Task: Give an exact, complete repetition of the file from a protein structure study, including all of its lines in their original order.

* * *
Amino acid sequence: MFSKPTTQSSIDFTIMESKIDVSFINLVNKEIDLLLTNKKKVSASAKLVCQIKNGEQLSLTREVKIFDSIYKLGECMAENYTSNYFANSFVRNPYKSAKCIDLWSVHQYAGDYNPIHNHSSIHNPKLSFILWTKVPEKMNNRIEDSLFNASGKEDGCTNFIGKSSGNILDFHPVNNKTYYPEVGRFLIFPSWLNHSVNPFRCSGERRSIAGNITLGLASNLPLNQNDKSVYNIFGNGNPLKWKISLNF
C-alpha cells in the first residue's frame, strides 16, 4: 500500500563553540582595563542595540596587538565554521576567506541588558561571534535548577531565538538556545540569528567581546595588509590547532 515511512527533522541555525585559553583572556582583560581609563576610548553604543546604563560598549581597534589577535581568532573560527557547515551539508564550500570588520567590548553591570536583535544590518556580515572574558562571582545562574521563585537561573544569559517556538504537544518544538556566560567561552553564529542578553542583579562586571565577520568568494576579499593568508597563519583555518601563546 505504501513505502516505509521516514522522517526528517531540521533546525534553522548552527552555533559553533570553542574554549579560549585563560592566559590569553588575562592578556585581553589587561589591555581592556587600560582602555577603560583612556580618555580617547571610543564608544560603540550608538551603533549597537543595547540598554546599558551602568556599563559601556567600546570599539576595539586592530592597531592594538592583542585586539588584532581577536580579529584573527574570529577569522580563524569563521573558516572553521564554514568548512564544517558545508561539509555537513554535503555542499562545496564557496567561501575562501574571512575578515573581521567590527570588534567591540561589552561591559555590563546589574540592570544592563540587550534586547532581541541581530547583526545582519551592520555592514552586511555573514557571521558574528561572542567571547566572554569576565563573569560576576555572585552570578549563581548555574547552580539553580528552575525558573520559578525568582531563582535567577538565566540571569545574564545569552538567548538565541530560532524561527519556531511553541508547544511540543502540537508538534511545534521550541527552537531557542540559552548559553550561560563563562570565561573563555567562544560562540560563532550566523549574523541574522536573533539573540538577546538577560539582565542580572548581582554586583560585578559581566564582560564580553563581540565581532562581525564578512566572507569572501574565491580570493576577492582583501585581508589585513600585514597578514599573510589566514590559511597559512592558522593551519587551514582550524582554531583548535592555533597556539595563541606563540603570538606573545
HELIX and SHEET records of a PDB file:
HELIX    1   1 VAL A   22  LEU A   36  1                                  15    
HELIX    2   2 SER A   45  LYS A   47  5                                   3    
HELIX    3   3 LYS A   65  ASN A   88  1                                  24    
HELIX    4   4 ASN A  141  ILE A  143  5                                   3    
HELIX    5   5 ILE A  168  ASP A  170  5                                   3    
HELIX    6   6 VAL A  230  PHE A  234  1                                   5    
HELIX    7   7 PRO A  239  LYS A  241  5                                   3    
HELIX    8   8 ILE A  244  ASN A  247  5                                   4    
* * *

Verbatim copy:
Amino acid sequence: MFSKPTTQSSIDFTIMESKIDVSFINLVNKEIDLLLTNKKKVSASAKLVCQIKNGEQLSLTREVKIFDSIYKLGECMAENYTSNYFANSFVRNPYKSAKCIDLWSVHQYAGDYNPIHNHSSIHNPKLSFILWTKVPEKMNNRIEDSLFNASGKEDGCTNFIGKSSGNILDFHPVNNKTYYPEVGRFLIFPSWLNHSVNPFRCSGERRSIAGNITLGLASNLPLNQNDKSVYNIFGNGNPLKWKISLNF
C-alpha cells in the first residue's frame, strides 16, 4: 500500500563553540582595563542595540596587538565554521576567506541588558561571534535548577531565538538556545540569528567581546595588509590547532 515511512527533522541555525585559553583572556582583560581609563576610548553604543546604563560598549581597534589577535581568532573560527557547515551539508564550500570588520567590548553591570536583535544590518556580515572574558562571582545562574521563585537561573544569559517556538504537544518544538556566560567561552553564529542578553542583579562586571565577520568568494576579499593568508597563519583555518601563546 505504501513505502516505509521516514522522517526528517531540521533546525534553522548552527552555533559553533570553542574554549579560549585563560592566559590569553588575562592578556585581553589587561589591555581592556587600560582602555577603560583612556580618555580617547571610543564608544560603540550608538551603533549597537543595547540598554546599558551602568556599563559601556567600546570599539576595539586592530592597531592594538592583542585586539588584532581577536580579529584573527574570529577569522580563524569563521573558516572553521564554514568548512564544517558545508561539509555537513554535503555542499562545496564557496567561501575562501574571512575578515573581521567590527570588534567591540561589552561591559555590563546589574540592570544592563540587550534586547532581541541581530547583526545582519551592520555592514552586511555573514557571521558574528561572542567571547566572554569576565563573569560576576555572585552570578549563581548555574547552580539553580528552575525558573520559578525568582531563582535567577538565566540571569545574564545569552538567548538565541530560532524561527519556531511553541508547544511540543502540537508538534511545534521550541527552537531557542540559552548559553550561560563563562570565561573563555567562544560562540560563532550566523549574523541574522536573533539573540538577546538577560539582565542580572548581582554586583560585578559581566564582560564580553563581540565581532562581525564578512566572507569572501574565491580570493576577492582583501585581508589585513600585514597578514599573510589566514590559511597559512592558522593551519587551514582550524582554531583548535592555533597556539595563541606563540603570538606573545
HELIX and SHEET records of a PDB file:
HELIX    1   1 VAL A   22  LEU A   36  1                                  15    
HELIX    2   2 SER A   45  LYS A   47  5                                   3    
HELIX    3   3 LYS A   65  ASN A   88  1                                  24    
HELIX    4   4 ASN A  141  ILE A  143  5                                   3    
HELIX    5   5 ILE A  168  ASP A  170  5                                   3    
HELIX    6   6 VAL A  230  PHE A  234  1                                   5    
HELIX    7   7 PRO A  239  LYS A  241  5                                   3    
HELIX    8   8 ILE A  244  ASN A  247  5                                   4    